We can’t feed birds what they’d normally eat in the wild, but a high-quality pelleted food and vegetables, fruits and nuts make a great diet for your bird.
Superfoods seem to be taking over every food television and magazine outlet these days. WebMD, Dr. Oz along with many other celebrity doctors and nutritionists all have their own Top 10, 20 and even 50 super foods that you need to be eating right now. With so much buzz about the ultimate food source, I questioned multiple veterinarians on the topic in regards to our pet birds.
Gwen B. Flinchum, DVM, DABVP-Avian, from All Bird Clinic of the Palm Beaches located in Lake Worth, Florida said that scientists have studied what our pet birds?nutrition necessities are and have formulated diets to meet those needs specifically.
“Studies have shown that birds do best when they are fed at least 80 percent formulated (pelleted) diet,?she added. The remaining 20 percent should consist of items like fruits, veggies and nonpeanut nuts.
She went on to say that, “Birds thrive best on foods that were made specifically for birds. Birds don’t do well on people food.?
Flinchum also mentions that many vegetables contain little nutrients useful for birds. “Vegetables contain some vitamins but otherwise are not going to supply all of the necessary nutrients that formulated diets have, such as essential fatty acids, essential proteins, amino acids and trace elements,?she said. “The green veggies and the orange veggies such as carrots, romaine lettuce, cantaloupe, broccoli ?these contain Vitamin A and Beta carotene, which are good for birds.?
On the other side of Florida, Veterinarian Mike Mossler, DVM, of Bayshore Animal Hospital in Bradenton, Florida said that although some vegetables do not have many nutrients, they can still serve a purpose. He said that for obese birds, “there is benefit in feeding lettuce and other green leafy vegetables.?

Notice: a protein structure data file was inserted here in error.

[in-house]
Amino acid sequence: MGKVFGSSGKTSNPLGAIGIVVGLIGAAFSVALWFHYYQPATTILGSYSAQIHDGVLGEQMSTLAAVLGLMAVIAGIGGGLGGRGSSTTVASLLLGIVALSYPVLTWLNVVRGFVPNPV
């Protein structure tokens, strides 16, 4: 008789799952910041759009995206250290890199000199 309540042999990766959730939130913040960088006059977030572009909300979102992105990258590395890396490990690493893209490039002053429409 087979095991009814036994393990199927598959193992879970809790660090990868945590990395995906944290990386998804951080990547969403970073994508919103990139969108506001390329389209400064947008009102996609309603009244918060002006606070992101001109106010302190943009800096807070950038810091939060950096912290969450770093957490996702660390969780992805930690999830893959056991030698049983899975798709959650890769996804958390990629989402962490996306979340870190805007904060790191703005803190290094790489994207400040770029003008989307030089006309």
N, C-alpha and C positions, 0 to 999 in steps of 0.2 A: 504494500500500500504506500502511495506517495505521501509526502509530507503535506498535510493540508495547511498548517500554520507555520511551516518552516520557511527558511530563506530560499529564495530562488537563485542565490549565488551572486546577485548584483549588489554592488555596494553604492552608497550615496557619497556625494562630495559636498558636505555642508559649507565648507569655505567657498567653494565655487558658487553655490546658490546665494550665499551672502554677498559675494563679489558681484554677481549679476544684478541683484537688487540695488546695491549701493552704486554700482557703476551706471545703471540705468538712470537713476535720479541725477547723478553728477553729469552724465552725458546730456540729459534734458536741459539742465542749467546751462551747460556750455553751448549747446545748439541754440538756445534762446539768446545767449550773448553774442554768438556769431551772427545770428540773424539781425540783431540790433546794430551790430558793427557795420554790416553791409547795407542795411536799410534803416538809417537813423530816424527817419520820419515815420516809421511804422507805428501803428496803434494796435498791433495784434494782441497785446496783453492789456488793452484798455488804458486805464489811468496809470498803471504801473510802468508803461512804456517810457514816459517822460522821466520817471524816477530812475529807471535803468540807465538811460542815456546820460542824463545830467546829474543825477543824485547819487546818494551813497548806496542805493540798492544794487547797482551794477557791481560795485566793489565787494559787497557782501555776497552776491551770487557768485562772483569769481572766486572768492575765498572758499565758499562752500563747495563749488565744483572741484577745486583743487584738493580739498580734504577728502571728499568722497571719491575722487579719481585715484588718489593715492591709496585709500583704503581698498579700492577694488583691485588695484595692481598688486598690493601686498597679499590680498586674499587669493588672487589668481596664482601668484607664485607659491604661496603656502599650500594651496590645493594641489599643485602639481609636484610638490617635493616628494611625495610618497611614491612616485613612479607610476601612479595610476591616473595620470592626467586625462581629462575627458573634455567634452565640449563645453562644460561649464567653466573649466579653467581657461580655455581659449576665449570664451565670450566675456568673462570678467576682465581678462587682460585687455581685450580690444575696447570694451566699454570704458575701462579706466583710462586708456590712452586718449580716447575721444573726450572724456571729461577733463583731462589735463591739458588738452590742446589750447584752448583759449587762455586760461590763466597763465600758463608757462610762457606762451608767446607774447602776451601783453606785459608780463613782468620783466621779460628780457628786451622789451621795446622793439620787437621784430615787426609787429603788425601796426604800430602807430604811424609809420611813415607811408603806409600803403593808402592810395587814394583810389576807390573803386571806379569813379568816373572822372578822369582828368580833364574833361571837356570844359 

He added, “Birds enjoy consuming this type of food and it helps in controlling weight. This is particularly true for parakeets, cockatiels, finches, canaries, etc.?
Mossler recommended encouraging avian pets to consume foods that are high in vitamin A along with a formulated pelleted diet (e.g., Harrison?, Zupreem, Lafeber?).
“Formulated (pelleted) diets are the superfoods for birds,?Flinchum said. She warned bird owners the danger of feeding seeds exclusively. “Despite what pet stores will tell you, seeds are full of fat and have no nutrients. This leads to malnutrition and liver disease, and the primary cause of illness and death in birds is being on a seed diet. Likewise, table food is not good as this can lead to fatty liver, feather picking and excessive hormonal behavior.
Mossler says that if you want to give your bird? vegetables and fruits, those with high levels of vitamin A are a good choice. “A vitamin-A deficiency is the leading vitamin deficiency that is seen in birds,?he added. His top five high in vitamin-A treats include: sweet potatoes, carrots, squash, melon and peppers.
“These bird food companies have made it simple for us,?Flinchum said. “Feed birds a primarily formulated diet and their nutritional needs will be met.?lt;/span>
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